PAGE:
Monday, June 20, 2011


It's been about 110 every day lately here, and the winds have been brutal, so stepping out of the front door feels like stepping into a hair dryer.

Driving home from Dallas yesterday I had to take a long detour around a 10,000 acre blaze that wasn't burning when I went through the day before.

(sorry about the yellow piece of furniture reflecting in the car window)

Normally, grasses in this part of the country would still be moderately green at this point and not such a burn hazard, but this year, we had our first 110 degree day in early May. Very little rain to speak of, and the earth is sere and parched, and add the winds and a stray spark and this whole place has the makings of a tinderbox.

Driving my detour through the rugged, rolling country side, I passed scores of little farmsteads, steers munching numbly on the hay with the wildfires in the distance.

Even in Fort Worth Sunday, I saw big charred patches along roadways in the city.

This bodes ill for the summer...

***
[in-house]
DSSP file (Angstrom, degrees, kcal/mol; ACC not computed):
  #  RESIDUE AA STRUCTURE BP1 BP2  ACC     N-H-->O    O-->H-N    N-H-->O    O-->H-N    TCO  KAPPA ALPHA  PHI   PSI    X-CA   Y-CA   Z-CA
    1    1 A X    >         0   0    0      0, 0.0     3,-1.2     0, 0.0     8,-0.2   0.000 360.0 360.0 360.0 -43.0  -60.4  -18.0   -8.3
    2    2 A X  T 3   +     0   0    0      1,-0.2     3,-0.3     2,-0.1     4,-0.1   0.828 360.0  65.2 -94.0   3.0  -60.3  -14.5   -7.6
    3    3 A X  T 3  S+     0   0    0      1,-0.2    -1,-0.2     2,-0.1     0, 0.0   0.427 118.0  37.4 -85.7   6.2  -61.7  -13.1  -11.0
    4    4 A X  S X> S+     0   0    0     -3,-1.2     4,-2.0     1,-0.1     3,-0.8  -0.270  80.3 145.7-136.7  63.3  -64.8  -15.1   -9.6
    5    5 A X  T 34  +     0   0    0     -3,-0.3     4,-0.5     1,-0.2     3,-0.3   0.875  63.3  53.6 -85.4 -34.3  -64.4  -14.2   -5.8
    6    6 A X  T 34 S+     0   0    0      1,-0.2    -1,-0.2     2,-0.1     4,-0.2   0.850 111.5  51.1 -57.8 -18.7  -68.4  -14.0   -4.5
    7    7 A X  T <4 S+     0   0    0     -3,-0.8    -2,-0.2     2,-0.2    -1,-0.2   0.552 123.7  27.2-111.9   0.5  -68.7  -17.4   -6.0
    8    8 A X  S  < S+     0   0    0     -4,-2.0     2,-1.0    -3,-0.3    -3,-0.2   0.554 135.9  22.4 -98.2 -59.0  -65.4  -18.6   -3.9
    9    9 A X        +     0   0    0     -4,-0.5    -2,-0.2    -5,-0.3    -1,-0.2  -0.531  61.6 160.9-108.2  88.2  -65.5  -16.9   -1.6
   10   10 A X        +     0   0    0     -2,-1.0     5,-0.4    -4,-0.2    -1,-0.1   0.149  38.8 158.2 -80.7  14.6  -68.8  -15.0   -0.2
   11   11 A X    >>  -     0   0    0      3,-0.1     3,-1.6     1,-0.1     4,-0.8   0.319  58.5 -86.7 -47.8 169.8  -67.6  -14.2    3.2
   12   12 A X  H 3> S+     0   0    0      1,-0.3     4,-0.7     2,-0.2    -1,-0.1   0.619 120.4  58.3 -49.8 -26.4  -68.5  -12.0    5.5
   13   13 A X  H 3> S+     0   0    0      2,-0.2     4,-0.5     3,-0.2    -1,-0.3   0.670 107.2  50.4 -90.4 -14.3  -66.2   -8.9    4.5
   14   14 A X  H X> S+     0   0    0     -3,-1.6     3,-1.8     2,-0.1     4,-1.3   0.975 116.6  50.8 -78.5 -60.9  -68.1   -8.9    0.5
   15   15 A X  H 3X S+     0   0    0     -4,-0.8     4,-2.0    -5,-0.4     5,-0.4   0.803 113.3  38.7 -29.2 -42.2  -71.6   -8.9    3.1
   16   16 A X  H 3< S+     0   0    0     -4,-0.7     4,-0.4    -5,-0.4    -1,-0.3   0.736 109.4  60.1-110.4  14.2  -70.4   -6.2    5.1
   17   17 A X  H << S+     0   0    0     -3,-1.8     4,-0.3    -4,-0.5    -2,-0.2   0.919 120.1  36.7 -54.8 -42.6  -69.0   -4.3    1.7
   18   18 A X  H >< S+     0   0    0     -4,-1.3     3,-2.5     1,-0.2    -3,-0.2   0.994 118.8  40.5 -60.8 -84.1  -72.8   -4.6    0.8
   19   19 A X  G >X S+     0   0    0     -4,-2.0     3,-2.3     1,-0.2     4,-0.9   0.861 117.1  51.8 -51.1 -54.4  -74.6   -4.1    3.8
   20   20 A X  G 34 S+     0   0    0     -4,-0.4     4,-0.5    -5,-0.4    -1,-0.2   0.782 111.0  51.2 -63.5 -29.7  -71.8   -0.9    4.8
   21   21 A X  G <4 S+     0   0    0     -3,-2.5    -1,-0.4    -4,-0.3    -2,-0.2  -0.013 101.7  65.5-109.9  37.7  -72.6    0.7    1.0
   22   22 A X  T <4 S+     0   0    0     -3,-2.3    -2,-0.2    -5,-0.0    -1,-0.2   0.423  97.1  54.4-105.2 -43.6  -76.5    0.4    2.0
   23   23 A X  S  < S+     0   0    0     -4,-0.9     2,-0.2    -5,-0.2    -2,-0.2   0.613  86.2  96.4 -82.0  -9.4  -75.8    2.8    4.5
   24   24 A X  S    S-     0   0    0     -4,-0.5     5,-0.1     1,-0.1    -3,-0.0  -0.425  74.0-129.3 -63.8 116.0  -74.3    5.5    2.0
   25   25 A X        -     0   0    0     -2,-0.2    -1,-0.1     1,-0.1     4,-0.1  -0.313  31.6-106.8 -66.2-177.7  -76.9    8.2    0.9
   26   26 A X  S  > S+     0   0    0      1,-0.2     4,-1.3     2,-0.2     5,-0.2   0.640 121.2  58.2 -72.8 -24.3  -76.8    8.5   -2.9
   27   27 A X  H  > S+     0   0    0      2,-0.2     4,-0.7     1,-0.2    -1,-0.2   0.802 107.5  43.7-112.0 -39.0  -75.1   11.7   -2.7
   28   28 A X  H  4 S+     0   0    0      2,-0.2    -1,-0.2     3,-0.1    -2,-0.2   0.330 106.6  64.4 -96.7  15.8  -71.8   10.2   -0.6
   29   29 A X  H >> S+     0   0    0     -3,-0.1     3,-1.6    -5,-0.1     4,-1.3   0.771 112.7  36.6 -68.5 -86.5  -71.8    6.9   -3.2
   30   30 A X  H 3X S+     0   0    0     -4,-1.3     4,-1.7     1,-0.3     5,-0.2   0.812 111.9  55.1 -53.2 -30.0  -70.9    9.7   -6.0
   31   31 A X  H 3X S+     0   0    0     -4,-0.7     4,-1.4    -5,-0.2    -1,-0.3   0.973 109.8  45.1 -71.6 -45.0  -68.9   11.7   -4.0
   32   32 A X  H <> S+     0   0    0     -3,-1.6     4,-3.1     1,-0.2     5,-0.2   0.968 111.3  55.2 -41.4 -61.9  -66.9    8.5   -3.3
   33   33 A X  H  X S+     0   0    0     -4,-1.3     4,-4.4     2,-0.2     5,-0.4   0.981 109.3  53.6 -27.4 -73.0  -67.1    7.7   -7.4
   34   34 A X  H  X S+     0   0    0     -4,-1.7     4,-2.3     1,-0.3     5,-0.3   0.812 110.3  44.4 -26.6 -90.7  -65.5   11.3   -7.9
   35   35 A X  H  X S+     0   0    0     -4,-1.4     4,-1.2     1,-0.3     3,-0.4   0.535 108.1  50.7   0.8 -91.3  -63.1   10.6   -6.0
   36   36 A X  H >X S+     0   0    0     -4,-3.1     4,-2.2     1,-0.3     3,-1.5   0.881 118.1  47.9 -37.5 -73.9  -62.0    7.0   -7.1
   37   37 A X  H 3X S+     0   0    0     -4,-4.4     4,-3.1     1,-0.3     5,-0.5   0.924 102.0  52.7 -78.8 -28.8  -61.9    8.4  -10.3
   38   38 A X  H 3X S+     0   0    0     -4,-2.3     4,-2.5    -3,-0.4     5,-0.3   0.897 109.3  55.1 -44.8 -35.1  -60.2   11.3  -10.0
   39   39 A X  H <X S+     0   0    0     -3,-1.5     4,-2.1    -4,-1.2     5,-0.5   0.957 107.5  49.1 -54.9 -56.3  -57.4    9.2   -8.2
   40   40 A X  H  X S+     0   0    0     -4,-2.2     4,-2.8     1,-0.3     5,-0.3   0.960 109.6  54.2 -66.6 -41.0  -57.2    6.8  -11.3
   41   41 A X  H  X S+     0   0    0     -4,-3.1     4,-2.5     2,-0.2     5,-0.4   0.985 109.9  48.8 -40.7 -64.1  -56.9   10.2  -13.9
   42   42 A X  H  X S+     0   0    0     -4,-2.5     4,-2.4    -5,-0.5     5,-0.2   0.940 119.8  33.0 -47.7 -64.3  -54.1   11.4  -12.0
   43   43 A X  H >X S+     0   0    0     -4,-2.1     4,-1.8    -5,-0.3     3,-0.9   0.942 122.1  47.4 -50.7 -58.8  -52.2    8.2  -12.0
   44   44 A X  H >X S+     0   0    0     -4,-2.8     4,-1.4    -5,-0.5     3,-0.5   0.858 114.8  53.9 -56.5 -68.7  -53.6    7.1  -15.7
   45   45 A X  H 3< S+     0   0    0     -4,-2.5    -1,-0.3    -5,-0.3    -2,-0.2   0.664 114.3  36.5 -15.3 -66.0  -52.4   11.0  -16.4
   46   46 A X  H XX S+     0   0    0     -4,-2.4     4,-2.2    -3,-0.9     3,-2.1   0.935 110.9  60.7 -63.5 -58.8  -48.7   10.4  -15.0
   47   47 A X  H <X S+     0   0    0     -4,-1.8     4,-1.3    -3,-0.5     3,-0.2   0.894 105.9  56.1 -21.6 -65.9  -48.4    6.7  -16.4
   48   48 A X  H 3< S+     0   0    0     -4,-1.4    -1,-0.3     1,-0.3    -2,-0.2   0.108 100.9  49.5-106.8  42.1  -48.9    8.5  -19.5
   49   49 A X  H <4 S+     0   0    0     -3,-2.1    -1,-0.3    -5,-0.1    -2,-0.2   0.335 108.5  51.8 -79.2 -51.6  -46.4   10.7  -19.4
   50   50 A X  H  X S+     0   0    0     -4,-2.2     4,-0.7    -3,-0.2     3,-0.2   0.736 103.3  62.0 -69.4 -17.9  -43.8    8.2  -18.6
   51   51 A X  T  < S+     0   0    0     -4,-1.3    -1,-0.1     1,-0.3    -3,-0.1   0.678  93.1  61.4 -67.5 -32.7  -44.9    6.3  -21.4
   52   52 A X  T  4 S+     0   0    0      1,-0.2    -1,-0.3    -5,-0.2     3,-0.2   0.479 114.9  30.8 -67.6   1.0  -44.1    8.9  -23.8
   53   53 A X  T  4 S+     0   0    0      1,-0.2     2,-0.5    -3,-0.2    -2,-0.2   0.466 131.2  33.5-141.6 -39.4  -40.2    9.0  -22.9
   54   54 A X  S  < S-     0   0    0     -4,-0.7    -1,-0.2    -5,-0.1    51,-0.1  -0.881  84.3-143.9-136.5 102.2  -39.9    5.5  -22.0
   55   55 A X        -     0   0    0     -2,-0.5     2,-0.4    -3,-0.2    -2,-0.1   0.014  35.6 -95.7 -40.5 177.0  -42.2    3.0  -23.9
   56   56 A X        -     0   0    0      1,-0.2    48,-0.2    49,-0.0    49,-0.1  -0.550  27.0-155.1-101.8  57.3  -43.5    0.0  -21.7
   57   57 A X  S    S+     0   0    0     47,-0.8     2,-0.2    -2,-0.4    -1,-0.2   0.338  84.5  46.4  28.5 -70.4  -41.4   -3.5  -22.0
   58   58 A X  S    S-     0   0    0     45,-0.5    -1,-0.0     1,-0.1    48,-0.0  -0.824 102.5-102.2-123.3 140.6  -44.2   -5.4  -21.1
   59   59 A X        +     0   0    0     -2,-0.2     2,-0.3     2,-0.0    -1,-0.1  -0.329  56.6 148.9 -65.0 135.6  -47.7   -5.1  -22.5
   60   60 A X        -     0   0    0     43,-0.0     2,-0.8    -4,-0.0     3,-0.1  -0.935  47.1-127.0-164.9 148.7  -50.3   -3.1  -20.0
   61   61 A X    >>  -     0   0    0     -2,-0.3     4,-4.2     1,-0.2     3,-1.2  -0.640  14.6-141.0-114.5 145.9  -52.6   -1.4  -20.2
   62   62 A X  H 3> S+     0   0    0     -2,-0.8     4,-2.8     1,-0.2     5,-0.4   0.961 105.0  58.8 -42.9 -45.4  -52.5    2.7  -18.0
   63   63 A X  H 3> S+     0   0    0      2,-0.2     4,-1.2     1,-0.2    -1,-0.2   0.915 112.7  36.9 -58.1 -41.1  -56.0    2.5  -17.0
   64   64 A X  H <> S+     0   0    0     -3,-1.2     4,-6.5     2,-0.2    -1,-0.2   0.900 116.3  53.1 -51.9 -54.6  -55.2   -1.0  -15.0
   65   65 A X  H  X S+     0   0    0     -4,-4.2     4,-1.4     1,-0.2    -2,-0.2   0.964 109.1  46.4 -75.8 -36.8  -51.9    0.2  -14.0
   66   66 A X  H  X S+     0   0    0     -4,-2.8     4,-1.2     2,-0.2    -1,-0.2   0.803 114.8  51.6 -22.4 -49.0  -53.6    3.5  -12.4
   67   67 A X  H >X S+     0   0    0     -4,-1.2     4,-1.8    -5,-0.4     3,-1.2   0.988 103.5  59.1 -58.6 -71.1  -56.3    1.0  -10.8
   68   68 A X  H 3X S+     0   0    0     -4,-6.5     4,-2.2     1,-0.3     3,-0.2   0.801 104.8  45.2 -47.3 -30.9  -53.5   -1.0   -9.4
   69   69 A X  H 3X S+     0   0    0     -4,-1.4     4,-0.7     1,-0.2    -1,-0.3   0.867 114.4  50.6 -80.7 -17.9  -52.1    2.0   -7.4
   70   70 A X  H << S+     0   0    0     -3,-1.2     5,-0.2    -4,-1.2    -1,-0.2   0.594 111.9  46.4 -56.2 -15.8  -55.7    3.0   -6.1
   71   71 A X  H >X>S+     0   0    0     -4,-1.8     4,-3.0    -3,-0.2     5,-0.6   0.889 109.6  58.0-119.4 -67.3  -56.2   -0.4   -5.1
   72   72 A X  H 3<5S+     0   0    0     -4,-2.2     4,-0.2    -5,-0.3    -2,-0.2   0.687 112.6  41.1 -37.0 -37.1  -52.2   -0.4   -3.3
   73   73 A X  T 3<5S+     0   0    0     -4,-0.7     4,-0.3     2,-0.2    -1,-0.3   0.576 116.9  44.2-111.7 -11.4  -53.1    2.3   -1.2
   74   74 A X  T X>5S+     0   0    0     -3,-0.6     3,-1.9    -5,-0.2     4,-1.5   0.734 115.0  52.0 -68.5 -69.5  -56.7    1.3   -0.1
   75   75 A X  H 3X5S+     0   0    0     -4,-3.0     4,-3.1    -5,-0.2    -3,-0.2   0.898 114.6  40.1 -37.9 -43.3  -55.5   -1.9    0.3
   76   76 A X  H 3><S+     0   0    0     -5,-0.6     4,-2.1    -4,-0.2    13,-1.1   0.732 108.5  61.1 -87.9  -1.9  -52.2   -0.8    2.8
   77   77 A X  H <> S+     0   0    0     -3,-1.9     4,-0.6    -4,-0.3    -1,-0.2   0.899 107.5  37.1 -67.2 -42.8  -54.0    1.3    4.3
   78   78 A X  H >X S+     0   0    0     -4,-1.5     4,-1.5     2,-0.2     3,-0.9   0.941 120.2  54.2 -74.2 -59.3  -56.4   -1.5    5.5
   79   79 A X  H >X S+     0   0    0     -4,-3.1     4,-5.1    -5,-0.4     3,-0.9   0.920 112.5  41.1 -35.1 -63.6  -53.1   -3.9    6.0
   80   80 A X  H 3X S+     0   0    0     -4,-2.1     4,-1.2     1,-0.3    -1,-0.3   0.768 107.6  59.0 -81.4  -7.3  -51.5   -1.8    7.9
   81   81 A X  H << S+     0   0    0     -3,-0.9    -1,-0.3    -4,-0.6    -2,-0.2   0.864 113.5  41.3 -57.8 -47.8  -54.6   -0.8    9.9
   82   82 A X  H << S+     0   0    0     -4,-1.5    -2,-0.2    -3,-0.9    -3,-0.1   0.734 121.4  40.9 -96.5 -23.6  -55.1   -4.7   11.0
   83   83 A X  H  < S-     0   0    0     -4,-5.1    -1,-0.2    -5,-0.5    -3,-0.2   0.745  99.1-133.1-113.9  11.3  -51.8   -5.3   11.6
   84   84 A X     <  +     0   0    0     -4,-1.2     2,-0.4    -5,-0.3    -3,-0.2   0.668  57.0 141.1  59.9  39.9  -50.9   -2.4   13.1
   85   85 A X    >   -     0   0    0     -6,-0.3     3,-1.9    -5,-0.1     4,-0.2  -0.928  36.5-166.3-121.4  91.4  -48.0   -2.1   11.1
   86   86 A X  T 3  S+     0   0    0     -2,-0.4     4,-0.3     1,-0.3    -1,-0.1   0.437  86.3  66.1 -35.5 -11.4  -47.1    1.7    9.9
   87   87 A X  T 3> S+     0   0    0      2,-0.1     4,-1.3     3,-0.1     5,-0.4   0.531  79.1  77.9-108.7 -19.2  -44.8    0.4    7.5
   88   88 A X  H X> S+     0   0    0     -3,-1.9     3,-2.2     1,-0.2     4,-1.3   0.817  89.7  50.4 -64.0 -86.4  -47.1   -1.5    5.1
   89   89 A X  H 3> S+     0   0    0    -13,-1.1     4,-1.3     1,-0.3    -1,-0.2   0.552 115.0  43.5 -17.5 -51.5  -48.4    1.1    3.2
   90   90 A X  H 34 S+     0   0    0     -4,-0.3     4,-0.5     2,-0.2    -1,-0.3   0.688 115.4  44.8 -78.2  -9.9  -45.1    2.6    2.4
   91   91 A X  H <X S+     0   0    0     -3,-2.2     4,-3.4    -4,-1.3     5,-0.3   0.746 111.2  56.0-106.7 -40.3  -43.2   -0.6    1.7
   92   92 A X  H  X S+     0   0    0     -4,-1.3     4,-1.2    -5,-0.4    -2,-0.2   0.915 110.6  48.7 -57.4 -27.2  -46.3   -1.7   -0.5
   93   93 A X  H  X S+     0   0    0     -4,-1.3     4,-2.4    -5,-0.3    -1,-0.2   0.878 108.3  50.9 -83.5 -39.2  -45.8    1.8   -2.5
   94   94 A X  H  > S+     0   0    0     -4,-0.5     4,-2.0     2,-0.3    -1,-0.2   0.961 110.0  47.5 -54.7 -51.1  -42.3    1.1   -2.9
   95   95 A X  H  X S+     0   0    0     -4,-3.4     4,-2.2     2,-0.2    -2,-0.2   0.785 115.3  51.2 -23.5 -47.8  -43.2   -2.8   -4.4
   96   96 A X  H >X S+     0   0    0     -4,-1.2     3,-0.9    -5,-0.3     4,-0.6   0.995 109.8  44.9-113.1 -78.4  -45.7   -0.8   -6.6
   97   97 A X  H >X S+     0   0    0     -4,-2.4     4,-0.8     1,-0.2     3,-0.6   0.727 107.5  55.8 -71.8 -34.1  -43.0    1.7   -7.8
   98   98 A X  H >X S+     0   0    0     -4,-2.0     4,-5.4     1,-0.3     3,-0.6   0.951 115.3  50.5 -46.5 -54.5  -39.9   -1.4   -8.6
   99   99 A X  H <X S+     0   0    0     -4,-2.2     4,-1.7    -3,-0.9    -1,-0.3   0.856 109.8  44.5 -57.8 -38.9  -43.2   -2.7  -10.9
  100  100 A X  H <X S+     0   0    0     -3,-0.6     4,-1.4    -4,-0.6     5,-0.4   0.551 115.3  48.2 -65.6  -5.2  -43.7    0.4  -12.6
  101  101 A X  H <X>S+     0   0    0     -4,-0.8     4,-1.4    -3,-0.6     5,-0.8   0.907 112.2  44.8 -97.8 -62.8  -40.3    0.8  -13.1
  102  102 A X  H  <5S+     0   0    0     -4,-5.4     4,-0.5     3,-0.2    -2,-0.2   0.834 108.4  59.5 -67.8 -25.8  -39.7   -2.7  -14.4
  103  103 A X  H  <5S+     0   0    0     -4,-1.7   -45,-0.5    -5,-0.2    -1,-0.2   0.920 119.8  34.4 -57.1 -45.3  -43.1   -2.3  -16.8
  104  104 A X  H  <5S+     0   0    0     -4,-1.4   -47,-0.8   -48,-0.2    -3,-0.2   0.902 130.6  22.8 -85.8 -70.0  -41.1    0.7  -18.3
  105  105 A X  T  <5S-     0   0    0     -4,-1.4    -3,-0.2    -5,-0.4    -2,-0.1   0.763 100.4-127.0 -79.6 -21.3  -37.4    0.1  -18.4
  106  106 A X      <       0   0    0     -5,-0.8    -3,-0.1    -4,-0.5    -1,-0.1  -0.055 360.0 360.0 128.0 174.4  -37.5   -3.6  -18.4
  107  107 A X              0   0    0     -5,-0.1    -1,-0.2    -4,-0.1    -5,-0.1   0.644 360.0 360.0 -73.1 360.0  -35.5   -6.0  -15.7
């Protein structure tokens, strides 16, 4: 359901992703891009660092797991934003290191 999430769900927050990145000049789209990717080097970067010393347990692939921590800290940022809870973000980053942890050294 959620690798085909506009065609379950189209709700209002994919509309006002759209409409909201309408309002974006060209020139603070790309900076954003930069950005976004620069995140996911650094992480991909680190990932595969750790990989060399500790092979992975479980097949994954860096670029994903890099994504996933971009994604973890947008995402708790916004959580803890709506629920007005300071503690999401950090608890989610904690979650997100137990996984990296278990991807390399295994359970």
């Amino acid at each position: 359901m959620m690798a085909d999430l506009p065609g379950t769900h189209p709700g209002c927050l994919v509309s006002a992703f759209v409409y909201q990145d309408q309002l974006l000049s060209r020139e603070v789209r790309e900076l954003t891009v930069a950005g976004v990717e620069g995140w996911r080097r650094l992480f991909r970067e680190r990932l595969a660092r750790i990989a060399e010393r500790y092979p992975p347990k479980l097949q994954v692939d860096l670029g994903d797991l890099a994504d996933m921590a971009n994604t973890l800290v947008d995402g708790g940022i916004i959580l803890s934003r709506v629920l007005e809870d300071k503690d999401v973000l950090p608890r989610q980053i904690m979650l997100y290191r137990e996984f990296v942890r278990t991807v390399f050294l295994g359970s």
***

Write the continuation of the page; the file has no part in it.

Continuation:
Barbara Bruederlin said...

How disturbing. Fire is terrifying.

We've had the exact opposite weather - cold and so very wet. Can we not split the difference somehow?

Anonymous said...

Our first big fire came in late February up here on the High Plains, and we're still putting out flames on a regular basis. Texas is just scary-dry this year, like it was in the 1950s. And there are a lot more people in harm's way now compared to then. Come on rain or a small hurricane!

Old NFO said...

And the cattle and horse folks are going to have to sell/destroy a LOT of animals if they don't get some water on the ground and in the tanks/ponds...

North said...

*wishing for rain*